|No fault of Nick's, the two awful middle names were rarely used|
Emotion has no place when writing about emotion.
It was the same old grind with my piece for Nick's funeral. One word then another, acknowledging that any, or all, might be deleted or replaced. Nouns and verbs preferred to adjectives and adverbs. Jargon words peculiar to these occasions (eg, "condolences") avoided. The aim being to re-establish the ideas behind the jargon and cause them to live again. Clarity beats vagueness but it's harder to write.
Revision was never-ending, practising the stuff aloud within the five-minute limit. Describing myself I replaced "journalist" with "hack" for reasons I don't understand.
I could have used boffo anecdotes. I included two very mild jokes and sensed a response. But parts of Nick's life were troubled and even tragic and had left scars. This was no time to resurrect these matters or make fun. I mentioned a poignant moment and referred to Nick as complex. Hoping the evident goodwill would arrive with an ounce of sympathy. It did.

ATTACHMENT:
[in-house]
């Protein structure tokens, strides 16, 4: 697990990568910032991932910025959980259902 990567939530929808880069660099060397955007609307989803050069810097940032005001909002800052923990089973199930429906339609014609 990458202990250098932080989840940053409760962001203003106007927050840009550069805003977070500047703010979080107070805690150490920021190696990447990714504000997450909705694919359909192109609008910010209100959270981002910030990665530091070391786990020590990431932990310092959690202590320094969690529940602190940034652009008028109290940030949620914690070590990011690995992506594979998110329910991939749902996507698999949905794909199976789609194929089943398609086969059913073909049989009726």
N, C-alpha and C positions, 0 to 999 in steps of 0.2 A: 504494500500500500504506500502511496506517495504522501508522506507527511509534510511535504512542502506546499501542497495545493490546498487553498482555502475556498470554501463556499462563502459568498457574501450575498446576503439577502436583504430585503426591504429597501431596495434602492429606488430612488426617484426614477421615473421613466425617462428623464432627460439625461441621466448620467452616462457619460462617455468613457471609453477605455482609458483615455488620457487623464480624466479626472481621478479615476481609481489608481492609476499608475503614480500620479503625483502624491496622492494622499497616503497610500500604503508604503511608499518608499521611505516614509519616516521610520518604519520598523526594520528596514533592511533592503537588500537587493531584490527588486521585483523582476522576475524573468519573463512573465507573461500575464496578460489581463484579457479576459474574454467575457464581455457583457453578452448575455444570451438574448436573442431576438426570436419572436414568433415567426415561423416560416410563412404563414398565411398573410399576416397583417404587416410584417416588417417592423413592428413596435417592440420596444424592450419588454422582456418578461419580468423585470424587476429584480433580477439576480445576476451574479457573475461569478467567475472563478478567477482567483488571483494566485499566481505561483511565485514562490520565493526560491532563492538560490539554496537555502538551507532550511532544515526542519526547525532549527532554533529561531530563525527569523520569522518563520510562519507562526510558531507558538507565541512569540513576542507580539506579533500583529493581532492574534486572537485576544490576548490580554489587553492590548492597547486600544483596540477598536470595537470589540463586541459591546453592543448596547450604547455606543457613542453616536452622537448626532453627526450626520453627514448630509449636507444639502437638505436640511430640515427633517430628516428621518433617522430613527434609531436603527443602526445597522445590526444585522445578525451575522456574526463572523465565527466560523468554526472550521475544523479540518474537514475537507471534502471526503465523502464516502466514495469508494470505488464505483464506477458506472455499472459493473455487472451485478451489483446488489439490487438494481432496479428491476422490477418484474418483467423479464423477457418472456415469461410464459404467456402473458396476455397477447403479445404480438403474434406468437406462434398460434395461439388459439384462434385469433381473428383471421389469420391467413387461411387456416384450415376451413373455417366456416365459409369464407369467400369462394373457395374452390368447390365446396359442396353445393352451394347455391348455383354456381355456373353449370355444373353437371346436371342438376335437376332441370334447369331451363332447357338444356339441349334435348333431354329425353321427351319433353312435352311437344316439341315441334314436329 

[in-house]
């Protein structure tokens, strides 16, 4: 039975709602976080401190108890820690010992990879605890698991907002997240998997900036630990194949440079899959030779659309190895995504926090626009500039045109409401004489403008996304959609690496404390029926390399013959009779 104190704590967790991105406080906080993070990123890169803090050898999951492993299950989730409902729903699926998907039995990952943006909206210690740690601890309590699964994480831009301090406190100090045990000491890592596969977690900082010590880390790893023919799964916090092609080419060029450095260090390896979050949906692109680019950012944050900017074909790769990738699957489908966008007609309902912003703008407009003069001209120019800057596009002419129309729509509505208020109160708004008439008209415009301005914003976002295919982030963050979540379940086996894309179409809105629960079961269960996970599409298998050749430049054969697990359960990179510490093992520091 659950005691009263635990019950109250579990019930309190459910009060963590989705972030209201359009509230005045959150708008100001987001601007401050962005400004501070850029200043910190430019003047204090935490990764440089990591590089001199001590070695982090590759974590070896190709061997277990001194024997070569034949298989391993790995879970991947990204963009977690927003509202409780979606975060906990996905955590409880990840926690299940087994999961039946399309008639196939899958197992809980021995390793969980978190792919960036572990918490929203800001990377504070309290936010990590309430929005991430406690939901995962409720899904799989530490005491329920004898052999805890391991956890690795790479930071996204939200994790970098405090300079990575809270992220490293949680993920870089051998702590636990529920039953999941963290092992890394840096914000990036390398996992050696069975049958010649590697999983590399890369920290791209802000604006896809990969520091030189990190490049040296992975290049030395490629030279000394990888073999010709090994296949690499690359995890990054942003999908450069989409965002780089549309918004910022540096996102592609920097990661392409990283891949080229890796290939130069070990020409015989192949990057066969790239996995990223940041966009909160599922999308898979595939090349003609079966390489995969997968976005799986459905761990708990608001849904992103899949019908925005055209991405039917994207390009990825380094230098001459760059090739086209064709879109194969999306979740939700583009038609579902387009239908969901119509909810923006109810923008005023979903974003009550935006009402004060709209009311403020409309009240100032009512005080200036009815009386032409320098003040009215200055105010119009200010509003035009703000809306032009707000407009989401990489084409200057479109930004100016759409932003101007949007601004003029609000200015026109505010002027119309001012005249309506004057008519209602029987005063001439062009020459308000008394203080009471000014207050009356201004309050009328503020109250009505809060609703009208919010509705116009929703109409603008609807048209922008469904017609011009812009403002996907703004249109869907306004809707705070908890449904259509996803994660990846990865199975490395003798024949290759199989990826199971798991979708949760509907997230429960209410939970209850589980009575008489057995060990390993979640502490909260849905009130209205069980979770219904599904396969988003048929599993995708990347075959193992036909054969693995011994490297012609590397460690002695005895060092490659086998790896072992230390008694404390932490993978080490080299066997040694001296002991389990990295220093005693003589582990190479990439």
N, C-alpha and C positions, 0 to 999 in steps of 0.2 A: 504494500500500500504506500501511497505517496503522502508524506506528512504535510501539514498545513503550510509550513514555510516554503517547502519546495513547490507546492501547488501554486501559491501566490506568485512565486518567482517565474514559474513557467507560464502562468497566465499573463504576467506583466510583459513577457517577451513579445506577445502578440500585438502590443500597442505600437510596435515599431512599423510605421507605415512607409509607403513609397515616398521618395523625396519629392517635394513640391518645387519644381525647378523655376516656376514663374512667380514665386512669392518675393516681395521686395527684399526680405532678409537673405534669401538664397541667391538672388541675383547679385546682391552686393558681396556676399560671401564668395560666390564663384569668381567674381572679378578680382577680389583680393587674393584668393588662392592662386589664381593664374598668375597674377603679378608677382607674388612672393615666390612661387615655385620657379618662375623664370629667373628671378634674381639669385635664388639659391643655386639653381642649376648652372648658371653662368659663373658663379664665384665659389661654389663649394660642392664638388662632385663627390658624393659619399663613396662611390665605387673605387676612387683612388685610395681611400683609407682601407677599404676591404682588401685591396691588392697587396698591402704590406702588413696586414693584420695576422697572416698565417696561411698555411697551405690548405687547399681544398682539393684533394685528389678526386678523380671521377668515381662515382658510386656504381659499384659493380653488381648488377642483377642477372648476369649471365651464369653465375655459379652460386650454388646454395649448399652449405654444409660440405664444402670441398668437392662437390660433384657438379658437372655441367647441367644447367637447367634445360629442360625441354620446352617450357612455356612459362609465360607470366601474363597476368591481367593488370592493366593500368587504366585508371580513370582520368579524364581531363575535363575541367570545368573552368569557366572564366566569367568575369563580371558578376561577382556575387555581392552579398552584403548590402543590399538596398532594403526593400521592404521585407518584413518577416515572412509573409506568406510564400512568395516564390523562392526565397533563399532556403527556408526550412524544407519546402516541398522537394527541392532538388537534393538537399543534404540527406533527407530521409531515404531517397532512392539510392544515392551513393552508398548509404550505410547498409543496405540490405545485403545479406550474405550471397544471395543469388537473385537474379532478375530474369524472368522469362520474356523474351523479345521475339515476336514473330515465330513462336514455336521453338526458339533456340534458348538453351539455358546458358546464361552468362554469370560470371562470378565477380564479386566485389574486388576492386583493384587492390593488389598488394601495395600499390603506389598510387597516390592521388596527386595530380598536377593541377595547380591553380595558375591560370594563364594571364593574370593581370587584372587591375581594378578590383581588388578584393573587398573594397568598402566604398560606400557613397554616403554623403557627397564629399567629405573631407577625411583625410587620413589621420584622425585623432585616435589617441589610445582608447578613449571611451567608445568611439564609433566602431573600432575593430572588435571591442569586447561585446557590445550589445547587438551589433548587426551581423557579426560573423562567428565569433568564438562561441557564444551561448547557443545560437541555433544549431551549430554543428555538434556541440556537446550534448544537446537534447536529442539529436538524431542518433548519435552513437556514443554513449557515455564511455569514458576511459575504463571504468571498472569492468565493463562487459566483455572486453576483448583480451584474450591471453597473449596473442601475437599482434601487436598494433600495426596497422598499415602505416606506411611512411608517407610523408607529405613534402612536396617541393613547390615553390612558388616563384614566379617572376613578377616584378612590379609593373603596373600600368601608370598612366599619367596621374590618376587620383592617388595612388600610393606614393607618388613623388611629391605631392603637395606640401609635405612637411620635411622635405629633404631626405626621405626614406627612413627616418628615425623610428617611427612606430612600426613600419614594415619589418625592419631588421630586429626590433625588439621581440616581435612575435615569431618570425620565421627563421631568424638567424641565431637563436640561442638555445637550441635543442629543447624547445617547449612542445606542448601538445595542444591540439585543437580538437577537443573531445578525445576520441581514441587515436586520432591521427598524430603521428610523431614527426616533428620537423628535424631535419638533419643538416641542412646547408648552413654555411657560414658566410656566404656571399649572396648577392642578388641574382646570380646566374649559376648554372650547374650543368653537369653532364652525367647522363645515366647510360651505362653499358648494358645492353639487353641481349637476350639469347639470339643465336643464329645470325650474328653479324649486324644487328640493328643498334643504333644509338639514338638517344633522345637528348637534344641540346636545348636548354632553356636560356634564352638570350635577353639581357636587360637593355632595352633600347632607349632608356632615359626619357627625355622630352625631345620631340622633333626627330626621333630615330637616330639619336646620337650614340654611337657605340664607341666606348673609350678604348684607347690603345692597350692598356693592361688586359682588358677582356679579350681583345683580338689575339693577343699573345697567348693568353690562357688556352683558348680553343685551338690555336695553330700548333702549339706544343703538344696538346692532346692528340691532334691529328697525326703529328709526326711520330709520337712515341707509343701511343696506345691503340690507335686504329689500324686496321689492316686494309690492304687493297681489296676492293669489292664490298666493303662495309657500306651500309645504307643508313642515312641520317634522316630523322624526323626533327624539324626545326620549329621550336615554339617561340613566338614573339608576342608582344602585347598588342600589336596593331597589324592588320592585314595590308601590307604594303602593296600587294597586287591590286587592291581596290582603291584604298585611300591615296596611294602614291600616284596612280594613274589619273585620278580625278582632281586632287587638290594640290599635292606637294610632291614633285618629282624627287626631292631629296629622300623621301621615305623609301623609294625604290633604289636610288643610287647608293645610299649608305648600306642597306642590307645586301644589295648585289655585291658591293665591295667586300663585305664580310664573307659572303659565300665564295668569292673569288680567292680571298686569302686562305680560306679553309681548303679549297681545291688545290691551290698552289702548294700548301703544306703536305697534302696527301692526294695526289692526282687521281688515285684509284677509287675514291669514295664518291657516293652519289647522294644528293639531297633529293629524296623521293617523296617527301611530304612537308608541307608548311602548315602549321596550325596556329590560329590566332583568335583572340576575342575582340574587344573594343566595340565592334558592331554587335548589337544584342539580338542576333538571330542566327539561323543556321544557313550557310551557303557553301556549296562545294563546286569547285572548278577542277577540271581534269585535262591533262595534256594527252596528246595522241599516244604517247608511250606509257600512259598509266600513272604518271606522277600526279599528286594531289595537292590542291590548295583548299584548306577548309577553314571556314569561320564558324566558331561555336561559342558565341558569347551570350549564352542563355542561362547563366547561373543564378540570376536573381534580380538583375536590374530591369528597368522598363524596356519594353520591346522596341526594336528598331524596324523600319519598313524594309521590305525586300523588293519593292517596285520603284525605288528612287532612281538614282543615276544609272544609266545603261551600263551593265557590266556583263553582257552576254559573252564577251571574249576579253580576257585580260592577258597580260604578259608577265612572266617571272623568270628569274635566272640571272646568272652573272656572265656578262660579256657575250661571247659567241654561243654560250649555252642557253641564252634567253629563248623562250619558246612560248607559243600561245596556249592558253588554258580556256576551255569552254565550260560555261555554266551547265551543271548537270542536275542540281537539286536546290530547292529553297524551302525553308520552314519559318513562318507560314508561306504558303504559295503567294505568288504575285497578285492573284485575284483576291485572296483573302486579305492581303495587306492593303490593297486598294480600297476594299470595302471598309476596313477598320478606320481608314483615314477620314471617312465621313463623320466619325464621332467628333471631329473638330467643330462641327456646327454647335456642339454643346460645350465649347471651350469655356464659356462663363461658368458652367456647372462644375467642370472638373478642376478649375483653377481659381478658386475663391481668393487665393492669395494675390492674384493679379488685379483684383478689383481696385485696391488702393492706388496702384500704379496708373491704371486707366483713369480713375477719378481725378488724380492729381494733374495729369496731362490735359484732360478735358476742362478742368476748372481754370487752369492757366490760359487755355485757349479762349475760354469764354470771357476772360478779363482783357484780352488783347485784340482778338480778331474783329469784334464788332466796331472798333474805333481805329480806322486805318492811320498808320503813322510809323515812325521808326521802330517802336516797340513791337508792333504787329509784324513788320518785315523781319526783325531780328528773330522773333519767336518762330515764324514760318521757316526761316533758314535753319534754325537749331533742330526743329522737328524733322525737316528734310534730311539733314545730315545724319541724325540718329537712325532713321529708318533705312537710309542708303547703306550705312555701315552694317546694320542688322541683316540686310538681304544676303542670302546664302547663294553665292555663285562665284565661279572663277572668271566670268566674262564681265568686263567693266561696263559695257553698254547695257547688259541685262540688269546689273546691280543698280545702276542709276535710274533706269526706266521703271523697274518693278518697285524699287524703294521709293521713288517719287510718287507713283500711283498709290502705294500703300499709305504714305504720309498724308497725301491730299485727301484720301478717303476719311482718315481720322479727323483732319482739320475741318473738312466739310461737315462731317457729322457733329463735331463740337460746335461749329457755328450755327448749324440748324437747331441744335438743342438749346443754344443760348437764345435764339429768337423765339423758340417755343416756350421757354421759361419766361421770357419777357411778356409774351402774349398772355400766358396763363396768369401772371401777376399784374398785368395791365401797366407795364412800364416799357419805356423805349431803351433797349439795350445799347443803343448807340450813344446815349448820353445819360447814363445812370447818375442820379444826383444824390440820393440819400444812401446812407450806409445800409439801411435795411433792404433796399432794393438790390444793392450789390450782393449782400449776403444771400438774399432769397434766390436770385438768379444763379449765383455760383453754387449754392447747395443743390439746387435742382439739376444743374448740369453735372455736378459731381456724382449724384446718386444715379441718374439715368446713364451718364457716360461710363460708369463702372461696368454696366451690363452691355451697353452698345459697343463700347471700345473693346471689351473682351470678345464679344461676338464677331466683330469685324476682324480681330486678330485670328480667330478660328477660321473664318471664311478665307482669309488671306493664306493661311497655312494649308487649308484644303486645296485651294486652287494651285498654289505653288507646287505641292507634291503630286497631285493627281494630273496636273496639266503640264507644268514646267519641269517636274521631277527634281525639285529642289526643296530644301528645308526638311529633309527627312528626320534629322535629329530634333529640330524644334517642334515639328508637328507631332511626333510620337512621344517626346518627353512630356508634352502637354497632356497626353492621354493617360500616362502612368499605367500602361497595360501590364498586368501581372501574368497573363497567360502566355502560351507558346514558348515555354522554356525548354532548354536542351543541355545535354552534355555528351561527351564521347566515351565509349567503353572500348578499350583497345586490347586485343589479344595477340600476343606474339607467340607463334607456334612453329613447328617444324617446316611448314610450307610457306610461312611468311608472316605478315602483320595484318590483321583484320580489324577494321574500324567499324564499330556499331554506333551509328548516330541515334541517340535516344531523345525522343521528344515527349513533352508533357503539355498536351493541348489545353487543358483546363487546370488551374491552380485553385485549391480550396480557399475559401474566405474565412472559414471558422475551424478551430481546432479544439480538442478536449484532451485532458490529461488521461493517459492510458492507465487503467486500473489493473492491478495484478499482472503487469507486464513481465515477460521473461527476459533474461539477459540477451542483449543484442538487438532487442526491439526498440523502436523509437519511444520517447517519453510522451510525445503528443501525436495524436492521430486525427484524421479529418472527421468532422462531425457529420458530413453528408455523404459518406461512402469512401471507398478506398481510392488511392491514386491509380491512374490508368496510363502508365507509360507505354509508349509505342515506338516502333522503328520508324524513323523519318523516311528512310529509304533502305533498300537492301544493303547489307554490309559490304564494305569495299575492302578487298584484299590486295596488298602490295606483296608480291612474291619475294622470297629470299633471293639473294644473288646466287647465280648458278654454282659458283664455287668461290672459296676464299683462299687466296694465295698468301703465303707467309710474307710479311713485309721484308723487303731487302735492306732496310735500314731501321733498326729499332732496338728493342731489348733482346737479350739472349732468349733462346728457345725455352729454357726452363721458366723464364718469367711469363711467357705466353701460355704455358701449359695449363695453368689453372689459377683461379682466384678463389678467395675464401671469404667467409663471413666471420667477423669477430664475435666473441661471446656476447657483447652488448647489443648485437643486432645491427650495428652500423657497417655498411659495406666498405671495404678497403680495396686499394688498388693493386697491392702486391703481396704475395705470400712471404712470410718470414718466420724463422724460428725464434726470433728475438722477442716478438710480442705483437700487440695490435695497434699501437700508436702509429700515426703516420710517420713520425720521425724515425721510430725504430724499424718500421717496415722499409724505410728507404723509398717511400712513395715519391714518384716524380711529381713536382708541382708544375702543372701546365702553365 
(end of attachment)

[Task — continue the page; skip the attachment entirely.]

Emotion overcame me during the final sentence and I started to strangle. Ironically the words weren't mine but by Nick's best friend, living in Australia, paying tribute to the awful burden of support borne by Nick's elder daughter, Kate.
I gargled, was surprised, then appalled. Then thought: why not?
THE HYMN. The organist was a pro and played at a fast clip; no rests between the lines. I was dry from speaking but sang loudly and confidently if not resonantly. The man in the pew in front of me was huge and immobile; a wall of Jericho, perhaps?